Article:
I want to drive numerous chips on several different PCBs with SPI from a microcontroller over FFC cables.

Here is a crude diagram:

UPDATE: Green wires are ground scheme enter image description here

I have never attempted such a layout and someone has warned that capacitance could be a major issue. As illustrated, there could be 5-10 chips (depending on the combination of boards used) on the digital bus.

The cables are are 8 conductor, 1.0mm pitch, 0.27mm thickness, 1.2A, 60V (like Molex 15267-0237). The pinout of the cables will all be the same since all of these lines are to be connected together to the SPI pins on the uC.

So for example, in the above illustration, the SCLK line would be connected to 8 chips on ~600 mm of cable.

So is this even possible? Or is the combined capacitance of 8 inputs and 600 mm of cable going to destroy my data signals?

Is there anything I can do to limit problems?

I was thinking about a pinout for the cable like:

Cable - uC
LE3   - D1 
LE2   - D2
LE1   - D3
VL    - 5V
RST   - D4

Ground wires will run separately from each board to a central point next to the bypass caps of the power supply.

I was thinking that maybe if I put VL between SCLK and SDI and RST between SDI and SDO might help limit crosstalk but I don't suspect that will help with the overall issue of parasitic capacitance.

Fortunately none of this has to run at terribly high speed as it will all be ultimately interfacing with a human being. So 2MHz would be just fine and I suspect 125 kHz might even work.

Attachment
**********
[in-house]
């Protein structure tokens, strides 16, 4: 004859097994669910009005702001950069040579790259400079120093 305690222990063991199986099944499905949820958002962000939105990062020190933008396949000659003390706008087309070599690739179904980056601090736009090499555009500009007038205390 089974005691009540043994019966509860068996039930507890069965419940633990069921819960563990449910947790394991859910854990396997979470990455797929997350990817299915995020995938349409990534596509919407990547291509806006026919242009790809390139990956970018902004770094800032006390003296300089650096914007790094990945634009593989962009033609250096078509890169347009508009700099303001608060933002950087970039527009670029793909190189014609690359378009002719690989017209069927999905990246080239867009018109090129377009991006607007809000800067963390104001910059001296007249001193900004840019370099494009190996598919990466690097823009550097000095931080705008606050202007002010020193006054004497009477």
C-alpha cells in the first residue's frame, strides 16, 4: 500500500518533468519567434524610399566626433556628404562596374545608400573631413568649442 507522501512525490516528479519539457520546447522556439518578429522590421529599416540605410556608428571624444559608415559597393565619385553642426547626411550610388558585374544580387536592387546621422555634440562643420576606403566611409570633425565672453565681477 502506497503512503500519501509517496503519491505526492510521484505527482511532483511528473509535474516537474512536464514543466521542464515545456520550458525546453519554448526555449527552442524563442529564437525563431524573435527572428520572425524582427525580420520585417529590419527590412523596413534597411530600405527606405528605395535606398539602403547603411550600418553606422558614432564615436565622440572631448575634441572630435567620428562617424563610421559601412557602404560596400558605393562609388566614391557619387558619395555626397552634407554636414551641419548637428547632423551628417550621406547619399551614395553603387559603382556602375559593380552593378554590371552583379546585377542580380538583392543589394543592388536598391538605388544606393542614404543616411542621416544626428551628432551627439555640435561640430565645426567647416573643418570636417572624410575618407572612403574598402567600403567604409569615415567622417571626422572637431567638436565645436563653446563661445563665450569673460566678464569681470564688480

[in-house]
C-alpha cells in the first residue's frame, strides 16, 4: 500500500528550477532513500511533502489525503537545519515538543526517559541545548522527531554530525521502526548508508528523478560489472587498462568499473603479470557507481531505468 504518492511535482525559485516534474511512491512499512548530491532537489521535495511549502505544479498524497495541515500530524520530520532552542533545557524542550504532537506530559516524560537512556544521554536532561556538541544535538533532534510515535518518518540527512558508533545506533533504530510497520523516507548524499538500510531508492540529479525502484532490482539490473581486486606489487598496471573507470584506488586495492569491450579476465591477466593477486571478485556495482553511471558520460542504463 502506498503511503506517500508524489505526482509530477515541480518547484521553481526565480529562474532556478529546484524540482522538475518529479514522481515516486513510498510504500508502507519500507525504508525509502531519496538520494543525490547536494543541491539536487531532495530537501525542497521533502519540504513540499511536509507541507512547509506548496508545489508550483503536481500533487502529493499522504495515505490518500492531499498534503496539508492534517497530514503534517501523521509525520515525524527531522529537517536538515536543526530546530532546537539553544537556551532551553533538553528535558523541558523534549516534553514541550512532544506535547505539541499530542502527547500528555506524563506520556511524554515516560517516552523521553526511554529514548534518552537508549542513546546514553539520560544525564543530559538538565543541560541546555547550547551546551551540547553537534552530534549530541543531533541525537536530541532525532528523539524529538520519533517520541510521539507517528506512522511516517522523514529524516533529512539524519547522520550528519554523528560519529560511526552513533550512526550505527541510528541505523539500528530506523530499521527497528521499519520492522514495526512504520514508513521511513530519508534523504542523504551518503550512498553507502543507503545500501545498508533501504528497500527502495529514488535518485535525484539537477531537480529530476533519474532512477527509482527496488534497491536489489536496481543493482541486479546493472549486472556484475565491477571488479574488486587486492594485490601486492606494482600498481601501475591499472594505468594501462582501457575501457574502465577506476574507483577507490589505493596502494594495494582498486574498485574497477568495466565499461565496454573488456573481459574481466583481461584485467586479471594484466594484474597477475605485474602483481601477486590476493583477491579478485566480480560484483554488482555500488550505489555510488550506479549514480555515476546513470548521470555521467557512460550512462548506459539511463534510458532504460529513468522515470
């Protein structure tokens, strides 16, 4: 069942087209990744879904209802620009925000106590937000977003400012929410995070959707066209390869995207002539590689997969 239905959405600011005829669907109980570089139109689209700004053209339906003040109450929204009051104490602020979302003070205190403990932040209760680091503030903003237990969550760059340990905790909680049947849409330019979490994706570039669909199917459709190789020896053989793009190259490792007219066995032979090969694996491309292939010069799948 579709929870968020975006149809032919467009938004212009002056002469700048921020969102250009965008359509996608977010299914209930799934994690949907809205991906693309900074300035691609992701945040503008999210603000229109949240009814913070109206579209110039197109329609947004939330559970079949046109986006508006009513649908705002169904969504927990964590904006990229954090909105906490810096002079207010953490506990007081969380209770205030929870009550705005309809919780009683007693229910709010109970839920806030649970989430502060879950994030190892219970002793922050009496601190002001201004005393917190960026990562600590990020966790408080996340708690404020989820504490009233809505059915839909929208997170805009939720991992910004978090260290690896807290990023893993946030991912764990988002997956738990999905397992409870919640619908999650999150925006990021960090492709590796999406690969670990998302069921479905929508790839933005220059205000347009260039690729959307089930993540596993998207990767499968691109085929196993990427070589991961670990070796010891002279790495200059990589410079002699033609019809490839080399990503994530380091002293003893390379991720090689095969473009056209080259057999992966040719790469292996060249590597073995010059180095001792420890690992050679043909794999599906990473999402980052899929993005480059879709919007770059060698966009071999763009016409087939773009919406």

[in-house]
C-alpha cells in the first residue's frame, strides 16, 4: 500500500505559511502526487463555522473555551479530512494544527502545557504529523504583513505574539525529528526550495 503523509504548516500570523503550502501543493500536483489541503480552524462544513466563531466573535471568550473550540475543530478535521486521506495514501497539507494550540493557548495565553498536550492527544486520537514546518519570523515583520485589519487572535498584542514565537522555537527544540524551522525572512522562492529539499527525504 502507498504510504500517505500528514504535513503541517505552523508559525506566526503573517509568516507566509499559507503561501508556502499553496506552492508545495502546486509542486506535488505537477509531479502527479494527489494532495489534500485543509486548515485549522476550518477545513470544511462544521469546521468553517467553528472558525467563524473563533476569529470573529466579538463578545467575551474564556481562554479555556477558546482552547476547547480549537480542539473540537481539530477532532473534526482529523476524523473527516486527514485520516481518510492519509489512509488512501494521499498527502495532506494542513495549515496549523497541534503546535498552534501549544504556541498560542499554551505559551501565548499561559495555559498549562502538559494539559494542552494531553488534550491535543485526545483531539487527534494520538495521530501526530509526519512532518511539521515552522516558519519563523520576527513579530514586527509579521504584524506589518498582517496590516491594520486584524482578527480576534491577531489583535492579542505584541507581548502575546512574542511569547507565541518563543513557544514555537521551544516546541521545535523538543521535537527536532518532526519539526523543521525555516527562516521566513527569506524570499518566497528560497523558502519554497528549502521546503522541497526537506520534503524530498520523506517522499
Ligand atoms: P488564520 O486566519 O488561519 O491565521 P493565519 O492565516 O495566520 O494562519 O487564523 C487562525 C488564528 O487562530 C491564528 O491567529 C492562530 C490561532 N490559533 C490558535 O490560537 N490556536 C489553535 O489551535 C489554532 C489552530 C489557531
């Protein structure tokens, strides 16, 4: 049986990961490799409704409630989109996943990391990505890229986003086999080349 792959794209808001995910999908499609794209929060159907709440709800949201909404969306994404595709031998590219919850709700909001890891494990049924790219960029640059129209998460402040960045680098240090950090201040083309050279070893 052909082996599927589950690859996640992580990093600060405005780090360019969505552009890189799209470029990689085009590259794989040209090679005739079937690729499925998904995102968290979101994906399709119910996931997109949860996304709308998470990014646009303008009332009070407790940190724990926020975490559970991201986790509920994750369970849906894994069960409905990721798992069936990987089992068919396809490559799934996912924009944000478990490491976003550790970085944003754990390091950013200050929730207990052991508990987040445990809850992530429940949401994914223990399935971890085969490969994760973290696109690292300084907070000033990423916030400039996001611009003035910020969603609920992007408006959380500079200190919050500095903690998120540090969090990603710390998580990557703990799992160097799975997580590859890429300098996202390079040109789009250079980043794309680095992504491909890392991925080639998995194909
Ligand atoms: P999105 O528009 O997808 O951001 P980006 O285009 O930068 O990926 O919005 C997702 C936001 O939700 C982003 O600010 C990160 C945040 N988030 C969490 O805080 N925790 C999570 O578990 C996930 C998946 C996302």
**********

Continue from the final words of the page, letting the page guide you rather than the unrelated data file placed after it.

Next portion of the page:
• \$\begingroup\$ Are you designing all the PCBs? If you have total control, you could put buffers or line drivers on signals to improve signal quality. Also, I don't see any 'enable' or chip select signals on your proposed cable layout. Are all the boards being driven with the same signal? If so, how do the chips talk back to the µC on one shared MISO signal? That either looks like an error, or it isn't really a MISO signal. Finally, I don't see a ground on that cable. That is likely an error; ground should be on there too. \$\endgroup\$
    – gbulmer
    Apr 29, 2016 at 17:14
  • \$\begingroup\$ LE1, LE2, LE3 are the latches / chip select lines. There will be two connectors on the uC each with it's own set of 3 latches. SCKL, SDI, SDO and VL will be shared. This will allow controlling 6 different types of chips as well as possibly daisy chaining chips of the same type with one latch. That's the idea anyway. \$\endgroup\$
    – squarewav
    Apr 29, 2016 at 17:28
  • \$\begingroup\$ I think it would be worth updating your question with that extra information. When you say "There will be two connectors on the uC each with it's own set of 3 latches", do you mean there will be electronic components on some of the boards which will hold the state of the signal, independent of the µC, or are you referring to the chip enable signals as "latches"? Are you designing, or able to influence the design of all the PCBs? Can you put extra electronics (actual chips which could act as latches/buffers/line-drivers) on to the boards? \$\endgroup\$
    – gbulmer
    Apr 29, 2016 at 17:32